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Archive for Tuesday, March 12, 2002

Financial woes may end services

March 12, 2002

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When Bev and Ken Kuester's landlord surprised them by dividing their house at 401 Maple St. into a duplex last fall, they looked everywhere for help with the resulting problems.

Among the issues: Sharing utilities  and the utility bills  with their new neighbors.

And so they called City Hall. The police. The Attorney General's Office. They even phoned the office of Gov. Bill Graves.

The police made a couple of reports but no charges were pressed. The city sent inspectors to the house, who ordered the landlord, Clyde Sherve, to fix some wiring and get permits for some renovations he had already done.

But the Kuesters said getting that action was a challenge.

"I'm tired of passing the buck. Everybody's been passing the buck," Bev Kuester said. "I'm sure we're not the only people in the state of Kansas to have landlord-tenant problems."

Sherve said he was fixing the problems cited by the city and trying to work with the Kuesters.

"Any problems I have with them, I'll work out with them," Sherve said.

Eventually, the Kuesters said, the buck got passed to one man who helped them more than any other: Cornell Mayfield Jr., a tenant-landlord counselor for Housing and Credit Counseling Inc.

"Mayfield has been extremely good about getting inspectors out here and making things happen," Ken Kuester said.

It's the kind of praise Mayfield is used to getting from landlords, tenants and city officials. There's a problem, though; HCCI is running out of money.

Educating renters, landlords

The nonprofit organization, which also has offices in Topeka, Manhattan and Emporia, arrived in Lawrence in 1995 at the invitation of and with financing from the city. City officials said just more than half of Lawrence's roughly 33,000 households were occupied by renters, a high rate driven by the presence of Kansas University.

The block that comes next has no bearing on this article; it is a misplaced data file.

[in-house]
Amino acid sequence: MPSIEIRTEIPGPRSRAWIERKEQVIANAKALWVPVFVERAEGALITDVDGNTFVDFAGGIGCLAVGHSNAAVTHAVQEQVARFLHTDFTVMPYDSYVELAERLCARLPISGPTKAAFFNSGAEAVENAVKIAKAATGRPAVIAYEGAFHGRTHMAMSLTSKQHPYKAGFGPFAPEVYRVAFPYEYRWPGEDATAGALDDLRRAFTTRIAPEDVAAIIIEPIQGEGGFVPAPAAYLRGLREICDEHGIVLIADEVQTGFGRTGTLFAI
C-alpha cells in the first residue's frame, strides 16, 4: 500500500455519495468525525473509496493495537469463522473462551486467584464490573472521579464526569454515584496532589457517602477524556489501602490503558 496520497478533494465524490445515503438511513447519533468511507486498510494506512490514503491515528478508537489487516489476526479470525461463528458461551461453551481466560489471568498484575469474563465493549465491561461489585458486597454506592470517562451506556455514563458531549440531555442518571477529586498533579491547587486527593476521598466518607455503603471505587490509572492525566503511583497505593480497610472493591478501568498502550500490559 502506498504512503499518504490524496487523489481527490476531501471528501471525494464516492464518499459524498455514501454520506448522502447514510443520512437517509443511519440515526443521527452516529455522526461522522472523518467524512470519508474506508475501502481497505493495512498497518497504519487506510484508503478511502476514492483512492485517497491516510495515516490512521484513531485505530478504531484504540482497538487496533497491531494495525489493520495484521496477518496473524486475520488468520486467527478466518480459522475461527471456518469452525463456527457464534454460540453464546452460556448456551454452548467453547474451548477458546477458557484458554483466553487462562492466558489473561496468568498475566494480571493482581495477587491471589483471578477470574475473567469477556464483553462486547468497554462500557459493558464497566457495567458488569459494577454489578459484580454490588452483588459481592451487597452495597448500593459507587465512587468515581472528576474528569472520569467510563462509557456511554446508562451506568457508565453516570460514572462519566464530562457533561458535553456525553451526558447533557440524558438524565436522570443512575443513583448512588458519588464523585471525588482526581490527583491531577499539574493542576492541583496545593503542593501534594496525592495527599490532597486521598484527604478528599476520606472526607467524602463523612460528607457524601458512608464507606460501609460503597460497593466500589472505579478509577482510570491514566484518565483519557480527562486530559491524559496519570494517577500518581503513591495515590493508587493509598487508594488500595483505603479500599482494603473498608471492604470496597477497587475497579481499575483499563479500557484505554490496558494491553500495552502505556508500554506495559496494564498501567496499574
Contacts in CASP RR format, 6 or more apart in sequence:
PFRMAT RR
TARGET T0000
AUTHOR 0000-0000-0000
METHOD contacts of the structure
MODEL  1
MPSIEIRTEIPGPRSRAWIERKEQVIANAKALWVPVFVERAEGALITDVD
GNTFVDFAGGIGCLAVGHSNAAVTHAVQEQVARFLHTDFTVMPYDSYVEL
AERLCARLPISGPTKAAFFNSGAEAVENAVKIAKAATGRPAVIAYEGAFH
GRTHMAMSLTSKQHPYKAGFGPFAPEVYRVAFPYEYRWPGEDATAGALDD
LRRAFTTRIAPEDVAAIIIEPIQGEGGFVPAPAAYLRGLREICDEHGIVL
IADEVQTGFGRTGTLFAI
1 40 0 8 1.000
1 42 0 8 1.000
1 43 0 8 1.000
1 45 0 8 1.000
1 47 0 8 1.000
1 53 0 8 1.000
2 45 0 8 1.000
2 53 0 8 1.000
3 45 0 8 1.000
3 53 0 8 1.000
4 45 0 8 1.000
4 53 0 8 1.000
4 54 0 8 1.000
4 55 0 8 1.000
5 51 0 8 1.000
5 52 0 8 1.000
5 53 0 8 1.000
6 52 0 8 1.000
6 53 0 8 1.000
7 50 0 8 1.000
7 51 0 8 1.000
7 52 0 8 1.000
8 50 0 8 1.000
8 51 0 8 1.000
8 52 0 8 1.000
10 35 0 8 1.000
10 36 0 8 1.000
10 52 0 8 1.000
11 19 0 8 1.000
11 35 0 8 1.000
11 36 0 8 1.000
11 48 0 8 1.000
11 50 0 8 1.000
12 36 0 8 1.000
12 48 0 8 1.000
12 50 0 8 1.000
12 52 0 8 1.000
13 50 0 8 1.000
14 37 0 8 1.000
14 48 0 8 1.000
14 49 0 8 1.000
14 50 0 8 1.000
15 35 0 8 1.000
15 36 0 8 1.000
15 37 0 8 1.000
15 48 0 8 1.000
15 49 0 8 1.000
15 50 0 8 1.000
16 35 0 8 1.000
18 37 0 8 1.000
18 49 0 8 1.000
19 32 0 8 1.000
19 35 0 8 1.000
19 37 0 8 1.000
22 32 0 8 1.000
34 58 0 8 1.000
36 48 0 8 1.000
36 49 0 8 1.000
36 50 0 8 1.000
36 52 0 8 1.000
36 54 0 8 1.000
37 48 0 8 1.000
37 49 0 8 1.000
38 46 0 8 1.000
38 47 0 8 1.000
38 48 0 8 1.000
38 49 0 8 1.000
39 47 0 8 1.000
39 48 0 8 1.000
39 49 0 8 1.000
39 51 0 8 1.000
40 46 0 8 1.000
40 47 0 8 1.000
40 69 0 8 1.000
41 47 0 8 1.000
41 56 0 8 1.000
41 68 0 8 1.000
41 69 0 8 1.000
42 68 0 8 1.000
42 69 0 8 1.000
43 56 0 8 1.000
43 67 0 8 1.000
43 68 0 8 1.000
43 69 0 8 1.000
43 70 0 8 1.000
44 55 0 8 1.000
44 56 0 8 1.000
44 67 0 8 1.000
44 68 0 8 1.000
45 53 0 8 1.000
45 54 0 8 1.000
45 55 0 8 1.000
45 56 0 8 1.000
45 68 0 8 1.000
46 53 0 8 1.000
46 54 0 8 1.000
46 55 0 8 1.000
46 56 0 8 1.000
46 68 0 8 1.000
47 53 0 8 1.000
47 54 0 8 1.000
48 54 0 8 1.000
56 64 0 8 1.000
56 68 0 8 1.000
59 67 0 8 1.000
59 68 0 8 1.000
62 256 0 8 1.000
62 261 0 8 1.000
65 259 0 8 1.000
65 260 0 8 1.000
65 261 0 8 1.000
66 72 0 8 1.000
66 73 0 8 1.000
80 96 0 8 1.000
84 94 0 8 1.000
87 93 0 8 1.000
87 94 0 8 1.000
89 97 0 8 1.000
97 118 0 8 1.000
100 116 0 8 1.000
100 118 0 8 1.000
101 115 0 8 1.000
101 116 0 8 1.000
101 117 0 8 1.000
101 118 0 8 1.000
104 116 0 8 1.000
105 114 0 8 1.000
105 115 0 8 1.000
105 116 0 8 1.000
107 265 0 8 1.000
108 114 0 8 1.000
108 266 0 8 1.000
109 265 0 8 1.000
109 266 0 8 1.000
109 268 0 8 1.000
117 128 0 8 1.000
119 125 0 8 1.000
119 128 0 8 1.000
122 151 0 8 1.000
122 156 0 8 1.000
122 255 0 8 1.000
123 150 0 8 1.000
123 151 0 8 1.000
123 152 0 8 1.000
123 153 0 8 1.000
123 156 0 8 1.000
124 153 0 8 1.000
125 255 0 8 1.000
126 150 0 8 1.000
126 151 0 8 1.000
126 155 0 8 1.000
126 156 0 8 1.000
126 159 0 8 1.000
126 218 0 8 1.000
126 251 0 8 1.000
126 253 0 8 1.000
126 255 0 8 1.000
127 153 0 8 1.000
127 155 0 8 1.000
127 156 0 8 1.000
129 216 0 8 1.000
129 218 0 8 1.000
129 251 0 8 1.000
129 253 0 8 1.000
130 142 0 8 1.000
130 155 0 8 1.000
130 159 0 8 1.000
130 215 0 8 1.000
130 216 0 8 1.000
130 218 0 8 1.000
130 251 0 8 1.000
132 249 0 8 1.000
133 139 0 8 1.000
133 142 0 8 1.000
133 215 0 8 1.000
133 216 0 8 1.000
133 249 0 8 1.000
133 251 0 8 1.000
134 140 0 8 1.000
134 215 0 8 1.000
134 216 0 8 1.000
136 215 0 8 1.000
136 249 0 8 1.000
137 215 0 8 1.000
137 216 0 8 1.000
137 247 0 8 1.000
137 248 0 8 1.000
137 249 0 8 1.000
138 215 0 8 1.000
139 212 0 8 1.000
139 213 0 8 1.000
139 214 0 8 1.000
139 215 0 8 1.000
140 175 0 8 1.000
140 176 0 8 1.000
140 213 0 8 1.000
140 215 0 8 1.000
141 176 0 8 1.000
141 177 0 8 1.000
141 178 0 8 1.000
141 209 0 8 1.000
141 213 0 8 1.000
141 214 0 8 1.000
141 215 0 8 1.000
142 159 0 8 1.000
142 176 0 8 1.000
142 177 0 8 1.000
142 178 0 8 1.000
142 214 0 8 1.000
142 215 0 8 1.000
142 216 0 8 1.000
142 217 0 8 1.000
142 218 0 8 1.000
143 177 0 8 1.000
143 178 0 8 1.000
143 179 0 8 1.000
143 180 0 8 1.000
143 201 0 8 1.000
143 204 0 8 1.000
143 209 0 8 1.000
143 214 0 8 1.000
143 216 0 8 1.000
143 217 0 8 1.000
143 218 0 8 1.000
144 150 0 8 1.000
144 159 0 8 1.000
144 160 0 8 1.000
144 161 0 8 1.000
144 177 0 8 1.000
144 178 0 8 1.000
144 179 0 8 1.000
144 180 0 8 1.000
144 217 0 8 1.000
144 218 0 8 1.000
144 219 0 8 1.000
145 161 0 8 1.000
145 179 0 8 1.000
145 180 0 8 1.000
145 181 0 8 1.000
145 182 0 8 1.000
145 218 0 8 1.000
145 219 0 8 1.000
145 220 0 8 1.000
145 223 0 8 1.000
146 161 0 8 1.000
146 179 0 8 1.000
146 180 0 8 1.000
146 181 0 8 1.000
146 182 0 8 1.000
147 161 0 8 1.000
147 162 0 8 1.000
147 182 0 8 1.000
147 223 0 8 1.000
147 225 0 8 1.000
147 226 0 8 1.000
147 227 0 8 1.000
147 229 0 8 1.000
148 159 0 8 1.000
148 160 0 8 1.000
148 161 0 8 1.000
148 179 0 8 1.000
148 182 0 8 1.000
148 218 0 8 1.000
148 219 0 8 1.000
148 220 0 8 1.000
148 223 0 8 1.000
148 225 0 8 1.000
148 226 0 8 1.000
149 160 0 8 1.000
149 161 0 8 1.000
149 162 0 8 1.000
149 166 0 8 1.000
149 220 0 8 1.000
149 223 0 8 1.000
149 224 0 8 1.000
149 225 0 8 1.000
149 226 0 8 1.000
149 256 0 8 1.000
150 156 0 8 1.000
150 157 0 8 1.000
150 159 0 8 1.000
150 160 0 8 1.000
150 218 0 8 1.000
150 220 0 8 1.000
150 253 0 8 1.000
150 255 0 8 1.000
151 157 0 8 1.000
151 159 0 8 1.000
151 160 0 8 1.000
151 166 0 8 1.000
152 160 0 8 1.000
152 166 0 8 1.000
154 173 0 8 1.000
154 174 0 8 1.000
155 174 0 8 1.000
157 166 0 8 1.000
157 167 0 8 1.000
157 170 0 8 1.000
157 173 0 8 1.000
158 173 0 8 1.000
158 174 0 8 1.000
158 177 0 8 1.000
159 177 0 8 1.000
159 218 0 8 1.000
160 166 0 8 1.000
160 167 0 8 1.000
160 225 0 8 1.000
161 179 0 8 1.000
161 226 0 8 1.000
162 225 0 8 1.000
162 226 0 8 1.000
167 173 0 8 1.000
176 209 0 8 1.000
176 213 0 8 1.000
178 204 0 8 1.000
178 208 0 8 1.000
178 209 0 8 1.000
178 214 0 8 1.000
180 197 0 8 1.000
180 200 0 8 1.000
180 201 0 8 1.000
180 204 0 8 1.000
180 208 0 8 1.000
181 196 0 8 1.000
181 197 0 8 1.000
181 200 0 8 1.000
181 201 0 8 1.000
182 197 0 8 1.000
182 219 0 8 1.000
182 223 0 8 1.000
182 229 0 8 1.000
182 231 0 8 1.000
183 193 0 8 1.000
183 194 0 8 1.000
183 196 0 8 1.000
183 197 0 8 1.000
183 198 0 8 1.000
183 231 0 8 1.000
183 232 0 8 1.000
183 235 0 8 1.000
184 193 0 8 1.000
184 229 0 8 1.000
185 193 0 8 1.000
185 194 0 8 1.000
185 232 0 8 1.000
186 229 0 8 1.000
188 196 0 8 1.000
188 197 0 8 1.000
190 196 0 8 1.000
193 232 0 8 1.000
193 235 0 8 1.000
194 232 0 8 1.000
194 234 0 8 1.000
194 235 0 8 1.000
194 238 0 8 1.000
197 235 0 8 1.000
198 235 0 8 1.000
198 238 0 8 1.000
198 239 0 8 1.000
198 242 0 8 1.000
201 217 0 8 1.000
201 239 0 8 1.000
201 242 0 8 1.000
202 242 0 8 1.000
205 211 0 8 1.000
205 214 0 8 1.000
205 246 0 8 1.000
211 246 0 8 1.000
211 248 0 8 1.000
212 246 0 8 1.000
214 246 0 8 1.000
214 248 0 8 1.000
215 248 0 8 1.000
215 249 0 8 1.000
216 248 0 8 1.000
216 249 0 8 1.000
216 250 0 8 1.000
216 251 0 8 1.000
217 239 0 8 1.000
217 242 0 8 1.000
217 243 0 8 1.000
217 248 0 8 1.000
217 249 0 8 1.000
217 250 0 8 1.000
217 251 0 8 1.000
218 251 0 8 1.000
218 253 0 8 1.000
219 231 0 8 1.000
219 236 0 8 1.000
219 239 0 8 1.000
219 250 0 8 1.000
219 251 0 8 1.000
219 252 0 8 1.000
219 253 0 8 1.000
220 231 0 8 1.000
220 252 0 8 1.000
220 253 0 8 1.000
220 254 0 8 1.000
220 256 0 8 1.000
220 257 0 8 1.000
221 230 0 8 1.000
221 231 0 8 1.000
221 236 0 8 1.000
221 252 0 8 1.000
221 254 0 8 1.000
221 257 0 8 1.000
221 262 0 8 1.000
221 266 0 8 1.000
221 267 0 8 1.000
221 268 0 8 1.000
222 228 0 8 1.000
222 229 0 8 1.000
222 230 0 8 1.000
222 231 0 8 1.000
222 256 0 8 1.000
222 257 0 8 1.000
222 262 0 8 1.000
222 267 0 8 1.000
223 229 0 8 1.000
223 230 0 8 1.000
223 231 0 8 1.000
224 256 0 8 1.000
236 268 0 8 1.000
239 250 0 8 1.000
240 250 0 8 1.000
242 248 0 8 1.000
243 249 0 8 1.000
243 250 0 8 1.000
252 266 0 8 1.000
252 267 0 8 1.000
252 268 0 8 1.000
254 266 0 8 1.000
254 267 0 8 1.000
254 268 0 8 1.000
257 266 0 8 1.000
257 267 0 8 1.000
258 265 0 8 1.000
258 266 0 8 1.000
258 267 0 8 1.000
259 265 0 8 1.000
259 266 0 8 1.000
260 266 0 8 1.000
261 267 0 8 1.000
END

Mayfield operates out of the United Way building at 2518 Ridge Court. He gave free assistance to more than 800 renters in 2001, mediating disputes with landlords, educating them about their rights and the proper procedures for ensuring those rights are enforced.

"You can't just withhold a rent check because you're not happy," he said. "That will get you evicted."

Mayfield also does preventive work, educating landlord and new renters to help them avoid pitfalls in the landlord-tenant relationship.

"A lot of people we talk to don't have the knowledge of how to handle things," he said.

High praise

And people on all sides say the program seems to work.

"The landlords speak highly of it," Mayor Mike Rundle said. "They say it helps them establish good relationships with and educate their tenants."

Keeping the program funded, however, has been more difficult. Mayfield said HCCI received $14,000 from the city's federal community development block grant funds for 2002, but that is being "drawn down." He is paying travel expenses out of his own pocket to stretch budget dollars, he said.

In February, he asked the Lawrence City Commission for $13,000 to take HCCI through the end of the fiscal year in July. Commissioners said they would consider possibilities, but haven't addressed the situation since.

"For right now, we're just hanging on and hoping that we get the funding," Mayfield said. "Otherwise, we'll have to shut down our Lawrence offices and rely on telephone calls. That wouldn't work too good, because we need to sit down in face-to-face meetings and look at documents."

Rundle said he wanted the city to support the program. A final audit of the city's 2001 budgets, due soon, should reveal if there's any money left over from last year, he said.

"We want to have a very comfortable cushion  the state allows you to budget 5 percent," Rundle said. "If we are far in excess of that, I think it's valid to think of setting aside some of that money for special purchases."

Rundle added the money could also be used to keep the mill levy down this budget year.

The Kuesters say they're worried about Mayfield's situation. He's "the one guy" to take action on their problems, they said.

"That would be terrible if that gets cut," Ken Kuester said. "Everybody you talk to refers you back to him."

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